Igms: Crescent Table Talk

A Couple Seats Short of Democracy

What was supposed to be a roundtable discussion at Thursday’s Information General Meeting turned out to be more of a semi-circle in practice— the Commerce and Administration Student Association and Engineering and Computer Science Association’s invites must have gotten lost or left in the mail.

The IGM successfully cleared off to-do lists on überculture, Free Education Montreal’s, and Concordia Student Union VP Sustainability and Promotions Morgan Pudwell’s agendas. The outcome of the meeting trended dangerously towards undemocratic territory, for a number of reasons.

Among the FEM, überculture, CSU and ASFA politico crowd, curious undergrads trickled in, but they were few and far between. Even scarcer were John Molson School of Business students. In fact, only one sat within the left-slanted mob and was often heckled, especially when he stressed the importance of inviting different fiduciary streams to fund student projects.

But the slant of most of the IGM crowd made the meeting very productive. A handful of non-binding motions, including one that was killed at the last CSU council meeting (the call for immediate resignations of 23 community-at-large members of the Board of Governors with expired terms), were passed at the assembly.

Helping move things forward was Chairperson Roddy Doucet’s bias towards FEM’s mission statement, though I’m sure his intentions were to speed things up. He rushed the passing of ad-libbed motions and peppered in some of his own commentary throughout.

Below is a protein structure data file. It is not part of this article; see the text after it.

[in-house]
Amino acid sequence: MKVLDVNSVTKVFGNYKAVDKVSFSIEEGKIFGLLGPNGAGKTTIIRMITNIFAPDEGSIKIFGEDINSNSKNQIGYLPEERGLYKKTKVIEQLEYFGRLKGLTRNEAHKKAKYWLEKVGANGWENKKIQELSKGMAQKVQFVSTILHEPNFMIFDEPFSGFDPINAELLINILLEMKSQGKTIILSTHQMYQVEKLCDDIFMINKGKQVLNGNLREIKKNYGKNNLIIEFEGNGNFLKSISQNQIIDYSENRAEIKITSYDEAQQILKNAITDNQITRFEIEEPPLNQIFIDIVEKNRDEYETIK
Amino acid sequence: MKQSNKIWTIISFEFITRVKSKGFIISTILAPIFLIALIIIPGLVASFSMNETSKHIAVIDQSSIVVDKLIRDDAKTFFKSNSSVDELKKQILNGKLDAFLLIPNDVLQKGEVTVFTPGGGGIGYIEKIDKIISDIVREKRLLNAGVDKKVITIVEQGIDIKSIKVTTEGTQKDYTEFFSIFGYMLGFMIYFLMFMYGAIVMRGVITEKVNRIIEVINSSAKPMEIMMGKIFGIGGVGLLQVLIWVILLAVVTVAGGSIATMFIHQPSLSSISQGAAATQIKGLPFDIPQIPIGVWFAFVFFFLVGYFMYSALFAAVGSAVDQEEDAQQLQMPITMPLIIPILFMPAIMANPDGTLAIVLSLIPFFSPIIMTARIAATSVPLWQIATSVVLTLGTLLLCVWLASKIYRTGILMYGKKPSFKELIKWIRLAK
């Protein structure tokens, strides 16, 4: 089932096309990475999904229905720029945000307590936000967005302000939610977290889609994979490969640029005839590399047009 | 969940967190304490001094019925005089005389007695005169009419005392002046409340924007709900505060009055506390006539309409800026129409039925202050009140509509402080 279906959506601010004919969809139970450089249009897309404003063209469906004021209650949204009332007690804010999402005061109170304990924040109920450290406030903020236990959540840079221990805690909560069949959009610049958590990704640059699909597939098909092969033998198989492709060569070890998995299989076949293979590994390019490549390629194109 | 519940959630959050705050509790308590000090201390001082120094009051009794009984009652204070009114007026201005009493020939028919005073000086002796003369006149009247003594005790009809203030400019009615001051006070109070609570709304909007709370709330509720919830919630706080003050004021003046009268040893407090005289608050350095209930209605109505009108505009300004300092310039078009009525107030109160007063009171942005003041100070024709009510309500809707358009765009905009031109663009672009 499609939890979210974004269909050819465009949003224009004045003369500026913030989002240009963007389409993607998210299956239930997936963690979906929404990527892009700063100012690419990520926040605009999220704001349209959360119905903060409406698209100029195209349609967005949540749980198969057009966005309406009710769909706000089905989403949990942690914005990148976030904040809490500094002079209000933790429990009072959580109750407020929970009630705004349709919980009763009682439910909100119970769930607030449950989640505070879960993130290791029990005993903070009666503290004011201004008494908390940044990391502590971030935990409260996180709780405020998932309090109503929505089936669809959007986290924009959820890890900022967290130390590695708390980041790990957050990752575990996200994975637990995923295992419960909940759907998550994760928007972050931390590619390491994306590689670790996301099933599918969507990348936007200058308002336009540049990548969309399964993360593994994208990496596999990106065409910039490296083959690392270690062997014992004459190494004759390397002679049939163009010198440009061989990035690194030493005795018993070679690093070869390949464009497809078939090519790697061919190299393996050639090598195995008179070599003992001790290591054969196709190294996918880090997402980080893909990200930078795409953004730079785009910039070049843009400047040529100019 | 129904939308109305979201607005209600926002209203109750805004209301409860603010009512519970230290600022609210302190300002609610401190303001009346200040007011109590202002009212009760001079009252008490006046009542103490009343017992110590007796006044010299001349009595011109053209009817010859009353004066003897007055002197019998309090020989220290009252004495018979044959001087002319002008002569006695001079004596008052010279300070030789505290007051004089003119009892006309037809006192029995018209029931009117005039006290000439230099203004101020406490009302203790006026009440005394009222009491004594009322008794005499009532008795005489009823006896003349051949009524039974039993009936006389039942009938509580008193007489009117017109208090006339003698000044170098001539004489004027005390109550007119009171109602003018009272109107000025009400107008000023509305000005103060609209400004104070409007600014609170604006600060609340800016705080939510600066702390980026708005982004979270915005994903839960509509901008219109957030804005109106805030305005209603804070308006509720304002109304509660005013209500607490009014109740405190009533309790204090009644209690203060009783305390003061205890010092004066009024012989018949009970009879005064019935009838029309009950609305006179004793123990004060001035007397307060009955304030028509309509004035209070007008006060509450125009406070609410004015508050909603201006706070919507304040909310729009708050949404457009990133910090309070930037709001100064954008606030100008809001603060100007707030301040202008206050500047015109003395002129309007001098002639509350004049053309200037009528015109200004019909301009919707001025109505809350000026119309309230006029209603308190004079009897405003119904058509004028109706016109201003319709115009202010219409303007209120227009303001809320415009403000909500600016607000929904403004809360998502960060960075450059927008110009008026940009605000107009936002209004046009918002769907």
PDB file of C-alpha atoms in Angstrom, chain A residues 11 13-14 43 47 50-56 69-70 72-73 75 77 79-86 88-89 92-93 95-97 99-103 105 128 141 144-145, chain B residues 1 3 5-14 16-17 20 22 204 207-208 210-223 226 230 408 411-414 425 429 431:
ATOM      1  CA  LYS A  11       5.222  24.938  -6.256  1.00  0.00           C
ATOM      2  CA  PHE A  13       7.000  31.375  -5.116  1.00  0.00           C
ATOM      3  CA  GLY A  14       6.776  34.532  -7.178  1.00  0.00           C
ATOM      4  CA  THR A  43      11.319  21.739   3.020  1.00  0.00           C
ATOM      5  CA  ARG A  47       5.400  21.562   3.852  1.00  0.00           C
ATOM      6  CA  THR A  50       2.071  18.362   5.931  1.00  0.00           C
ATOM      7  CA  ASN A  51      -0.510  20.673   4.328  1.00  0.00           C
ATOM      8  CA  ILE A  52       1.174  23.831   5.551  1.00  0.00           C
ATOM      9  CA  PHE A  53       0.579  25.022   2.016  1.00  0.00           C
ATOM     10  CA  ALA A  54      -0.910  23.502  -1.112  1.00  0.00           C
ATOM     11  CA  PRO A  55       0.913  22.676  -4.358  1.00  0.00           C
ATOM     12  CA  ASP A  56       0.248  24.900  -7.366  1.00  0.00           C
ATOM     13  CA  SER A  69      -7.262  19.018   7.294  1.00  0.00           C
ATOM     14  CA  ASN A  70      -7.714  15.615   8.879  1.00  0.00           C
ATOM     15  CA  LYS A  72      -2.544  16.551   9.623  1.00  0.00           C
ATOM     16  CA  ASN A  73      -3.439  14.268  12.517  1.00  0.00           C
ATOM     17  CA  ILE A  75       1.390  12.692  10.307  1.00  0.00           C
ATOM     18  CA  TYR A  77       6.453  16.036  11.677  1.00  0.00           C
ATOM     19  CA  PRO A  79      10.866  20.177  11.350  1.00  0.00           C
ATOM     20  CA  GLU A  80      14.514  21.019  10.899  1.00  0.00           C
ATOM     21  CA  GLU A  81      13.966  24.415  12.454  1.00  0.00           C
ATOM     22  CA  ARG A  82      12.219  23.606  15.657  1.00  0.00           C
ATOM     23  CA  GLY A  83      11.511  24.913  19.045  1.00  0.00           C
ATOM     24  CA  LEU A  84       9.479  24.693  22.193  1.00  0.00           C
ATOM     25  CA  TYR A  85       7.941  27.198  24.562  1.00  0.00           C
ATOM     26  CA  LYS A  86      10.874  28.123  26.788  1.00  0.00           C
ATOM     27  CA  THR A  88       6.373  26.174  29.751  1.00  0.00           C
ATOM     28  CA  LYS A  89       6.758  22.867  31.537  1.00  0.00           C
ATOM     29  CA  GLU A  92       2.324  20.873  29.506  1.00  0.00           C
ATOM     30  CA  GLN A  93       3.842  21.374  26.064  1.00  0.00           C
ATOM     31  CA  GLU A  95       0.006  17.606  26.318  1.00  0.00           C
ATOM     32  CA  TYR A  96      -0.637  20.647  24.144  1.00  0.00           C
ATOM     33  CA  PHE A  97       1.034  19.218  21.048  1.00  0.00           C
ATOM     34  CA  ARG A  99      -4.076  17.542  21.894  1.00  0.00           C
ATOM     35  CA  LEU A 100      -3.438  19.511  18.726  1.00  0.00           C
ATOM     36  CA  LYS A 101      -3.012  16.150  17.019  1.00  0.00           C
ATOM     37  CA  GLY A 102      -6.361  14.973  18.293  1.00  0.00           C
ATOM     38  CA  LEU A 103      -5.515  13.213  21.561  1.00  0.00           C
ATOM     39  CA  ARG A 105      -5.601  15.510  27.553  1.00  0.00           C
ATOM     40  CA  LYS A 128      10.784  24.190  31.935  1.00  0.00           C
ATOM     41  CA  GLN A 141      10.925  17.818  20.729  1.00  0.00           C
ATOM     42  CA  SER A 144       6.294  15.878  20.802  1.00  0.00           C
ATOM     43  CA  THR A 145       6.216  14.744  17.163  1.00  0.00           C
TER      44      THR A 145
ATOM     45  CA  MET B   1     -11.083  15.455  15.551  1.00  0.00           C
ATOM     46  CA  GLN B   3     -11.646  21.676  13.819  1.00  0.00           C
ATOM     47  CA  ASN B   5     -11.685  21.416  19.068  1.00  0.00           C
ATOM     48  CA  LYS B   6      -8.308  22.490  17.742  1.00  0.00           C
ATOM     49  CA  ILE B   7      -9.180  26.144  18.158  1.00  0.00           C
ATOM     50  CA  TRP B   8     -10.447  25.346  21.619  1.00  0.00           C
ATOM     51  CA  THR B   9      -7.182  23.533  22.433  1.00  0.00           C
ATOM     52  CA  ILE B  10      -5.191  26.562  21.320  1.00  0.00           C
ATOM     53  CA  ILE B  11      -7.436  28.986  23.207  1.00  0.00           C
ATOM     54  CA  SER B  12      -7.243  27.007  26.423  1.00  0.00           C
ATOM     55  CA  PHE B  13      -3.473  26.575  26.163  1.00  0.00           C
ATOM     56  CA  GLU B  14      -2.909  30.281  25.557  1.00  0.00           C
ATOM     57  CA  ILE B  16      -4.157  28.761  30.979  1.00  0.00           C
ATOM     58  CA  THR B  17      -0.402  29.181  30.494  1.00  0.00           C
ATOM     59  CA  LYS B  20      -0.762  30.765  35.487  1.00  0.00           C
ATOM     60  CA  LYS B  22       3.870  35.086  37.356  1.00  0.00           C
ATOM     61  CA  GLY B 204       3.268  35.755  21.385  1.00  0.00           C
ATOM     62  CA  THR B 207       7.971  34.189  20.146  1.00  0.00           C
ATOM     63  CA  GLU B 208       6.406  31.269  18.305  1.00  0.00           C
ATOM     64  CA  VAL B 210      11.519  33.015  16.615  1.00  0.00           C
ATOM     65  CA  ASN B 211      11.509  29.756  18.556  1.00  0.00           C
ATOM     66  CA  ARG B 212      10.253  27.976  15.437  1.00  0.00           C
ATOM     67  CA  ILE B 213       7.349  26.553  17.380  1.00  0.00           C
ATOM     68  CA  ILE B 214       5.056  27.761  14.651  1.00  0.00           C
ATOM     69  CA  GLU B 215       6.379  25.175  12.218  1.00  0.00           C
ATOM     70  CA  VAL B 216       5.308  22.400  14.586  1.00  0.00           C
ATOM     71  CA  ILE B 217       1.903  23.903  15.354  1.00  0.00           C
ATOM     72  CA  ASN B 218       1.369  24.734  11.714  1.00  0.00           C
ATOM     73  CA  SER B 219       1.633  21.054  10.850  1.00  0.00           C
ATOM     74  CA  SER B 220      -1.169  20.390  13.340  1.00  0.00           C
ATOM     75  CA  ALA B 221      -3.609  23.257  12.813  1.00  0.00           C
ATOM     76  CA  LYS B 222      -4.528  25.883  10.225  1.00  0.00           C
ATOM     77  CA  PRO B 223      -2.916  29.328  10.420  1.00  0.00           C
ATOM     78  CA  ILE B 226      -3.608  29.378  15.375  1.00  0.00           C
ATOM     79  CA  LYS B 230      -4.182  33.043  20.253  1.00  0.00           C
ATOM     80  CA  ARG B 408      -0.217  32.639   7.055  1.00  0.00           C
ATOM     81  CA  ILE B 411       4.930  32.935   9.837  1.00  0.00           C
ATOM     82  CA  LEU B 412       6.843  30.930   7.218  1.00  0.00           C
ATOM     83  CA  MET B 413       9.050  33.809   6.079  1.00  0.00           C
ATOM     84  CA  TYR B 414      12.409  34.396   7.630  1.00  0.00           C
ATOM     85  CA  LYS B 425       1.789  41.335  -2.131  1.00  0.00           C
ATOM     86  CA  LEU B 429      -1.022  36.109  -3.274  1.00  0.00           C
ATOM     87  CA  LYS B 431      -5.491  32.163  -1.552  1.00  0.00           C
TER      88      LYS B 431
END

For example, on a motion to call for a stance against water bottles on campus he lamented to the leftist crowd, “Can’t we all agree this is a good thing?” Sure, it’s likely that most in this group agreed, but those sorts of comments would intimidate someone who thinks otherwise.

Speaking of differing minds, where were the Commerce and Administration Student Association and Engineering and Computer Science Student Association?

Even if they were there, there wasn’t much discussion that wasn’t between the Chair and FEM.

A student in the crowd raised a good point by saying that if the CSU was able to elaborately campaign for the Student Centre, they should be able to campaign to mobilize students.

It appears they have taken the comment to heart, because a Mobilization Committee is now in place, made up of FEM and überculture people, Pudwell, CSU VP External and Projects Adrien Severyns, and the IGM Chairperson.

CASA and ECA can make a pretty substantial advance towards student democracy by simply making the effort to step inside the room.

For quorum to be reached, the committee requires 2.5 per cent of Concordia undergrads to feel romantic enough about the university to show up to the Reggies terrace on Valentines Day to justify Thursdays political maneuvering.

Biases aside, I take comfort in knowing that the FEM, überculture, ASFA and CSU crew are out there fighting the good fight for us students in the way they think is right—I think that’s nothing but virtuous. But if we’re talking democracy, it takes two to tango.

I just wish that the CASA and ECA executive crew knew that their input is needed because a huge chunk of the school is not being represented. Because of this, I’m not even sure if what’s happening is democracy in action, but it’s no fault of those that are actively trying to bring justice to this university.

The CSU can’t do anything else but ask Concordians, ECA, and CASA to show up. Woody Allen once said, “80 per cent of success is showing up.” Assuming he’s right—CASA and ECA can make a pretty substantial advance towards student democracy by simply making the effort to step inside the room.

This article originally appeared in The Link Volume 31, Issue 21, published February 1, 2011.

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